Cover: © Tessa Bunney, from Home Work, woman with incense sticks. Journal fonts: general, Avenir Lt Std: author name, Letter Gothic Std © The copyright of photographs and text in this issue belongs to the author of the article of which they form part, unless otherwise indicated. If you wish to submit articles for the Journal, please send all copy and images to: Paul Ashley 59 Gilbert Road, Cambridge, CB4 3NZ email:

ISSN 0959-6704

Text should be in Microsoft Word and images are preferred in TIFF format, 300 dpi, file size guideline 10-20Mb. Images are also acceptable as high quality JPEGs, file size guideline 3-6 Mb. For other formats, please contact the Editor. Large image files may be supplied on disc or by use of on-line large file transfer facilities. Unless requested, discs will not be returned. DEADLINE for the Summer 2017 issue 30 June 2017

Contemporary Photography

Number 67 Spring 2017

View from the Chair

Avril Harris ARPS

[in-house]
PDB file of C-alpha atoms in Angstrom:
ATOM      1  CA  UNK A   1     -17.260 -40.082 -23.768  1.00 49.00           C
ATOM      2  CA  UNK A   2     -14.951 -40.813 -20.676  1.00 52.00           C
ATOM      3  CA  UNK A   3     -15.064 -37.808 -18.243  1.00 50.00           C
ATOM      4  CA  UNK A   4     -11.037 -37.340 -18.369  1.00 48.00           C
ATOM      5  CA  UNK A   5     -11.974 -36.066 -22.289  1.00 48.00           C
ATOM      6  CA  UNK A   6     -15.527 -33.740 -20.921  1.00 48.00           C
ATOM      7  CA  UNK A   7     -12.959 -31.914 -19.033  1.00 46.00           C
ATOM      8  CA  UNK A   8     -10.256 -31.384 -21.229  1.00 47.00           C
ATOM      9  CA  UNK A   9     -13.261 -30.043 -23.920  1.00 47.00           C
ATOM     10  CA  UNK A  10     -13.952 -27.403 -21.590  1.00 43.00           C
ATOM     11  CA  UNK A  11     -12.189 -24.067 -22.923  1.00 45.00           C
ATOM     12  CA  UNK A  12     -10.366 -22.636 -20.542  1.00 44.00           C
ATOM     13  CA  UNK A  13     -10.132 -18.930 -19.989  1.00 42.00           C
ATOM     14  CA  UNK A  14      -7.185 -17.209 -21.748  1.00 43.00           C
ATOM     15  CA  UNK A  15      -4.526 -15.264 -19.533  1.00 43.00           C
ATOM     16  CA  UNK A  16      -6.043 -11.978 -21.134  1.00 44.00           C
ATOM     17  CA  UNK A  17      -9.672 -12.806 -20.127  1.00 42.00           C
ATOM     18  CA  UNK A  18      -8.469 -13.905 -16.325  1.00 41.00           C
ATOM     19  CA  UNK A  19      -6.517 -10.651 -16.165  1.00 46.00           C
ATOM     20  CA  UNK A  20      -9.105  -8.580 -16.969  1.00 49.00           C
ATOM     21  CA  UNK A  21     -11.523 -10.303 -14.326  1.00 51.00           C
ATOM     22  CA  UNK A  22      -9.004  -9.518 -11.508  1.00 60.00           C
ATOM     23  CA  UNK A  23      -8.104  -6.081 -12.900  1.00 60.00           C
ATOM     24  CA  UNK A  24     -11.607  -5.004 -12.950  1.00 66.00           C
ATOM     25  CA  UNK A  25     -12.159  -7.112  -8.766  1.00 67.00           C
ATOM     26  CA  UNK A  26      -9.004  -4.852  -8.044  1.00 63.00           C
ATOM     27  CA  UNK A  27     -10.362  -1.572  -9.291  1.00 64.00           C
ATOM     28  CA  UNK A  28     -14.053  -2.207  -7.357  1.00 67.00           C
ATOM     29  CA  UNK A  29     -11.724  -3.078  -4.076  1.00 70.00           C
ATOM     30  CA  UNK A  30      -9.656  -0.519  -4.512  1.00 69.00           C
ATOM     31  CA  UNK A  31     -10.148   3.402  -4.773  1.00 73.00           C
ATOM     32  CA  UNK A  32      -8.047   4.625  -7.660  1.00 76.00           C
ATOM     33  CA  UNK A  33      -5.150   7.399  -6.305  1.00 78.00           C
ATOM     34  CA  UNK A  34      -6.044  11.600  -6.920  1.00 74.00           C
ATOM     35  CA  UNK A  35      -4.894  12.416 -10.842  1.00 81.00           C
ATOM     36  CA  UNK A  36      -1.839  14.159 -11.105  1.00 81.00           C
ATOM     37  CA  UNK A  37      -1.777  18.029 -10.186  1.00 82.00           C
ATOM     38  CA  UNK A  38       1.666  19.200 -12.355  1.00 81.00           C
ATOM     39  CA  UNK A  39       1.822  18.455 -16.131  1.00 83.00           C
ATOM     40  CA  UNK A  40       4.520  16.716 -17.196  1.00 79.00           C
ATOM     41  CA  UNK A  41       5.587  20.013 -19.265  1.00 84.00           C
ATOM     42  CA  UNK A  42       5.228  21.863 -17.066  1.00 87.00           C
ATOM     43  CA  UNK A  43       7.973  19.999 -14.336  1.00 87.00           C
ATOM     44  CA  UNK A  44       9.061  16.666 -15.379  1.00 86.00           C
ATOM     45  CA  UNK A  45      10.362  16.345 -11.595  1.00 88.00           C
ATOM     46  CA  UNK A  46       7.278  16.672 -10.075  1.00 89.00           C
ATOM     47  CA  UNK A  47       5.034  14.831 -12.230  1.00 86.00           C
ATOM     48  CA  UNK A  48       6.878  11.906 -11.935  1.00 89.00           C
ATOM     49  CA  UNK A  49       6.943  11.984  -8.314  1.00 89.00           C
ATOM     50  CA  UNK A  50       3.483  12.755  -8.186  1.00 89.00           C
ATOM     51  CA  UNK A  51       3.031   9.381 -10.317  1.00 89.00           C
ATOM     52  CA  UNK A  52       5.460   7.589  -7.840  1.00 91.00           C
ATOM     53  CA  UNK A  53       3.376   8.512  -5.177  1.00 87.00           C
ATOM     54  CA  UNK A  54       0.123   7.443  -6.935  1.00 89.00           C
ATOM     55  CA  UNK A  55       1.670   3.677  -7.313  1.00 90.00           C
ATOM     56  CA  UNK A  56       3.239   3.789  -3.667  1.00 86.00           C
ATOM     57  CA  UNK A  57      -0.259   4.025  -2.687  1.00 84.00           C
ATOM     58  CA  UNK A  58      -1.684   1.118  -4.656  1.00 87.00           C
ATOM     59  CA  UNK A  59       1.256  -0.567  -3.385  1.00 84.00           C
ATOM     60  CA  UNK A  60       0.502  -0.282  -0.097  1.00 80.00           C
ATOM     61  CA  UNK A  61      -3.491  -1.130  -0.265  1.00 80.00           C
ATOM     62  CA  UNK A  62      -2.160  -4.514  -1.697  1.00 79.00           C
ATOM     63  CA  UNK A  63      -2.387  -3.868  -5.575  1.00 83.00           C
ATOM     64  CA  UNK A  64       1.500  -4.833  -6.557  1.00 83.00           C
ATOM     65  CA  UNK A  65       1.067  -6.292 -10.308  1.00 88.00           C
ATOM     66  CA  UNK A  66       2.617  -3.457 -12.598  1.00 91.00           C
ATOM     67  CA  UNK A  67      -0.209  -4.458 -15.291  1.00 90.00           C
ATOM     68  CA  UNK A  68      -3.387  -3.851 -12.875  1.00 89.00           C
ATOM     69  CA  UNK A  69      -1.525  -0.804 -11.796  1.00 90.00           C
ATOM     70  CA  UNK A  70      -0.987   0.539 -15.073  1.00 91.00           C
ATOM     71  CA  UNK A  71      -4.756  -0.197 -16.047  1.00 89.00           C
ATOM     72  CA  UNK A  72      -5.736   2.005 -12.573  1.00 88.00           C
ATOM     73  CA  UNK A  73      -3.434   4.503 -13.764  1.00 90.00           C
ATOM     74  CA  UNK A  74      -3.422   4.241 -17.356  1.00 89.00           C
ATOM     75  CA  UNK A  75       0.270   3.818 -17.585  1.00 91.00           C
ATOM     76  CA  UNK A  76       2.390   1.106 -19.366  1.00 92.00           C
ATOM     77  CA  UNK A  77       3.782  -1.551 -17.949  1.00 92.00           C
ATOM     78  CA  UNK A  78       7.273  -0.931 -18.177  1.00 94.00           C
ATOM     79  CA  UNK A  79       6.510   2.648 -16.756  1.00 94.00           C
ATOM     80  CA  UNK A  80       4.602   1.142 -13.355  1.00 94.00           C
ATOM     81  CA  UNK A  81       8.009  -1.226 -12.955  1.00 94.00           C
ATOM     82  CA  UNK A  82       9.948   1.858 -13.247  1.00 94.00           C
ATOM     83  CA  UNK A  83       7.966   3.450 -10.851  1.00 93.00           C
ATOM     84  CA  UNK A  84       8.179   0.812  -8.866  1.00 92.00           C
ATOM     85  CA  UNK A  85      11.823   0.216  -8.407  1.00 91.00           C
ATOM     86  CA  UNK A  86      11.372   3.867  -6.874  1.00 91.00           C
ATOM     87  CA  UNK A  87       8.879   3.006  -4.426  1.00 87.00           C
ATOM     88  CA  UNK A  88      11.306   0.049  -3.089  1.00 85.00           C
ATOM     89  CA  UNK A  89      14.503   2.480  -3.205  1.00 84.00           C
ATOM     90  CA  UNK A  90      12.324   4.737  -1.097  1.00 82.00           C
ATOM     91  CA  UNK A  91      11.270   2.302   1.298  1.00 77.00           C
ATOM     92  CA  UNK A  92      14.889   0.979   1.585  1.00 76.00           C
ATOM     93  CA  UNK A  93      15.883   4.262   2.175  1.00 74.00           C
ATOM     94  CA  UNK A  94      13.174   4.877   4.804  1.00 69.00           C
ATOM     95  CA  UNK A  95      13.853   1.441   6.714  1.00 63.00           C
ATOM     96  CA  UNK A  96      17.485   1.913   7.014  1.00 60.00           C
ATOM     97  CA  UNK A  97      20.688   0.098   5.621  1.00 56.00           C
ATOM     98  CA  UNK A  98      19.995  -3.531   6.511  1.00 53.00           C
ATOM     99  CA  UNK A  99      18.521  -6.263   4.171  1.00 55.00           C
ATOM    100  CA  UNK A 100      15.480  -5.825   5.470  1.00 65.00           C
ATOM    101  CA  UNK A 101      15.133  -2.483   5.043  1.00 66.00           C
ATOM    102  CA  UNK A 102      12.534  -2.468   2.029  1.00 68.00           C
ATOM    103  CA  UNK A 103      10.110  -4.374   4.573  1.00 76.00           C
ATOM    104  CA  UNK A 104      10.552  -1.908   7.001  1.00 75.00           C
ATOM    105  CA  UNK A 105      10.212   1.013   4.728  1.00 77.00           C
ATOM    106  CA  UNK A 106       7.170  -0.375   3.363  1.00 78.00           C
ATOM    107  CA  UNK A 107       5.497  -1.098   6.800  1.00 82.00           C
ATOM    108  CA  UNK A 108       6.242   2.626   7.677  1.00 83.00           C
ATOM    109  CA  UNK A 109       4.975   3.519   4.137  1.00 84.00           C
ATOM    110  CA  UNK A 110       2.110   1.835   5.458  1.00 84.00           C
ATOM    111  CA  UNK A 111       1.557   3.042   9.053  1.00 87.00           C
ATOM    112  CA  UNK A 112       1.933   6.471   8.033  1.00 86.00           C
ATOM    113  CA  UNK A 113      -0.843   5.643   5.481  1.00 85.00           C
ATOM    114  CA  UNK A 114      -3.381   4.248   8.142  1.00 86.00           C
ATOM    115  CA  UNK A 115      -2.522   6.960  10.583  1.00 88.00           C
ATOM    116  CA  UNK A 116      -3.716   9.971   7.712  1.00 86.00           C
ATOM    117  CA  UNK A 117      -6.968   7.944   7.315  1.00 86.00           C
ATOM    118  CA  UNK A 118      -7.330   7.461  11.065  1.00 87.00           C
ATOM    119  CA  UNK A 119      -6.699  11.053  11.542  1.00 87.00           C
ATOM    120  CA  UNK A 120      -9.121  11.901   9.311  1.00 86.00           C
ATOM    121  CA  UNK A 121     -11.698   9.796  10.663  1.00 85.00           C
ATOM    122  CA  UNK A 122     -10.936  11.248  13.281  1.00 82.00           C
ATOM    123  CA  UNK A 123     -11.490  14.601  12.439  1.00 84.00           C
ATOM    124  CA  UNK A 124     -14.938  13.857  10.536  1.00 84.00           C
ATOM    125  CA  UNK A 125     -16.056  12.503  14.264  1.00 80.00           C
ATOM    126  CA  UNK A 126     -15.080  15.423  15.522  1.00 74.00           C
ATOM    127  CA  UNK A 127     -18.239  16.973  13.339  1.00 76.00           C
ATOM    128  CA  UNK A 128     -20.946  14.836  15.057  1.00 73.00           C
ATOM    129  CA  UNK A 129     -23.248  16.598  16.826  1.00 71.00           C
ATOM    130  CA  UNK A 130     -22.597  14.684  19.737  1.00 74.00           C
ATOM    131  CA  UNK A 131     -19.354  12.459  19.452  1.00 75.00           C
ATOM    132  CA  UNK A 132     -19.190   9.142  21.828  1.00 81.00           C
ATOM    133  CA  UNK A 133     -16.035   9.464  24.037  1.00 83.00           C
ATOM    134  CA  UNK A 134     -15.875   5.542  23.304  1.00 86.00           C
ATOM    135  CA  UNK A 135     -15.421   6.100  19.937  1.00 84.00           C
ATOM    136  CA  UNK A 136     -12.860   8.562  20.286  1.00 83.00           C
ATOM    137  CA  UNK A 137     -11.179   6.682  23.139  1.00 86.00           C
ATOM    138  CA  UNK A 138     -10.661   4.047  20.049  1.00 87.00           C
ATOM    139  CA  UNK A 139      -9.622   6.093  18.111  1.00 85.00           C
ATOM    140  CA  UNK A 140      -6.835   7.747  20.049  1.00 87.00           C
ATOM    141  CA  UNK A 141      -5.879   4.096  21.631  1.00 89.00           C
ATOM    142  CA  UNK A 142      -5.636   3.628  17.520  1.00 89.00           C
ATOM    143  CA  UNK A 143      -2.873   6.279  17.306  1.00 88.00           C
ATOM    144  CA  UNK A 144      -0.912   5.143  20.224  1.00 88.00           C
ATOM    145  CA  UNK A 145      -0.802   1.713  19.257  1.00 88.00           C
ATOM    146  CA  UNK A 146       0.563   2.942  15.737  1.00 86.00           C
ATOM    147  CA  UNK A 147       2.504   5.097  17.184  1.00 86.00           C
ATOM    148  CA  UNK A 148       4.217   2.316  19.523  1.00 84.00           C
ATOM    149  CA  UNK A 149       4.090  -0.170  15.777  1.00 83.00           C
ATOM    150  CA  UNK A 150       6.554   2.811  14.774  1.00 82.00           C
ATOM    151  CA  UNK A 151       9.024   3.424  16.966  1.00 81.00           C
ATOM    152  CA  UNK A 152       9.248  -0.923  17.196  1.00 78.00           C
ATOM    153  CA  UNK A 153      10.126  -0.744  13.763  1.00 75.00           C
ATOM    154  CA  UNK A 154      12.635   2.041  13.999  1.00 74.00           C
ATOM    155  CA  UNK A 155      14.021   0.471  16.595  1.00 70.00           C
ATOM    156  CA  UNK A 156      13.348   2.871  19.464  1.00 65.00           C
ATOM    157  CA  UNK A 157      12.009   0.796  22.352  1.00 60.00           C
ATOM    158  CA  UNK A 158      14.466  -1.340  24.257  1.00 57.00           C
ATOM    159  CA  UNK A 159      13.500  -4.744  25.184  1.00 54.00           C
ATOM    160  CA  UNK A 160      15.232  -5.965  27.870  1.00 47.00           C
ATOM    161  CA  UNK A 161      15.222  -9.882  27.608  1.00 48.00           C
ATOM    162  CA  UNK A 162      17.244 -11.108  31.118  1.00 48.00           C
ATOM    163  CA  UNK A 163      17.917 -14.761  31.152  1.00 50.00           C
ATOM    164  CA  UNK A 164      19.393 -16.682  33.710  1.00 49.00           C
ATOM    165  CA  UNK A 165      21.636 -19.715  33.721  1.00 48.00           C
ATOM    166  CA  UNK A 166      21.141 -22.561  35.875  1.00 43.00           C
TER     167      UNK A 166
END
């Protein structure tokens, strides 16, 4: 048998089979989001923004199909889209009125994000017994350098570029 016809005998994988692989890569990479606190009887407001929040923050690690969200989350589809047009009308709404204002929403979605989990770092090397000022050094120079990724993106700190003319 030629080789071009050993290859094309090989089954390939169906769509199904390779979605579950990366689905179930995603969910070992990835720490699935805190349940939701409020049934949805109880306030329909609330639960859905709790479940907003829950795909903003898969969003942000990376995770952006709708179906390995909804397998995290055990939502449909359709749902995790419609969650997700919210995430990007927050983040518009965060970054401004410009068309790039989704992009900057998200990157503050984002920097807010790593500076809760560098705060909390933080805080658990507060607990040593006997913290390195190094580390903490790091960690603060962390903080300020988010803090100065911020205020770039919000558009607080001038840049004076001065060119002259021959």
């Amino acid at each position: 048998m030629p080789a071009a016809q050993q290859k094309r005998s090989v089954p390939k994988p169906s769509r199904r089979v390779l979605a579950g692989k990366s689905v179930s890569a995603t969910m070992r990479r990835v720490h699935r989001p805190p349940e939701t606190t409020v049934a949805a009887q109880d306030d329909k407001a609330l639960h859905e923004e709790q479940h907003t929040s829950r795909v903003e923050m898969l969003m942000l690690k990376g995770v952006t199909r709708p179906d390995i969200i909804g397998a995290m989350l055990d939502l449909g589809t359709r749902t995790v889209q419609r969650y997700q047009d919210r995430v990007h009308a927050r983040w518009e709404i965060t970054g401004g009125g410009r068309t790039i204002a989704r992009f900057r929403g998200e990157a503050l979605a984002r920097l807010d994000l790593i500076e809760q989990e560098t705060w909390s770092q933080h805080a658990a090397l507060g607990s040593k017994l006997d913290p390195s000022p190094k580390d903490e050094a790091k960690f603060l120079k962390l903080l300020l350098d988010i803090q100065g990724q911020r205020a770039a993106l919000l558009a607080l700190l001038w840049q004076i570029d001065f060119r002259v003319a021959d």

Patricia Ann Ruddle ARPS


Home Work

Tessa Bunney



John Perrin ARPS


Goodbye Uma

Ellen O’Connell



Hakim Boulouiz



Francesca Cervasi ARPS



Ronaldo Aguiar


Out of the Blue by Virginie Rebetez

Book Review by Brian Steptoe FRPS


Cutting edge portraiture and where to find it

Nigel Tooby FRPS


In Memoriam

Julia García Hernández


The Waters of Lebanon

Hania Farrell in conversation with Patricia Ann Ruddle


inside cover

Group Events

inside back


inside back


Richard Sadler FRPS

back cover

Contemporary Group ethos - Photography that conveys ideas, stimulates thought and encourages interpretation; photographs ‘about’ rather than ‘of’. Contemporary Photography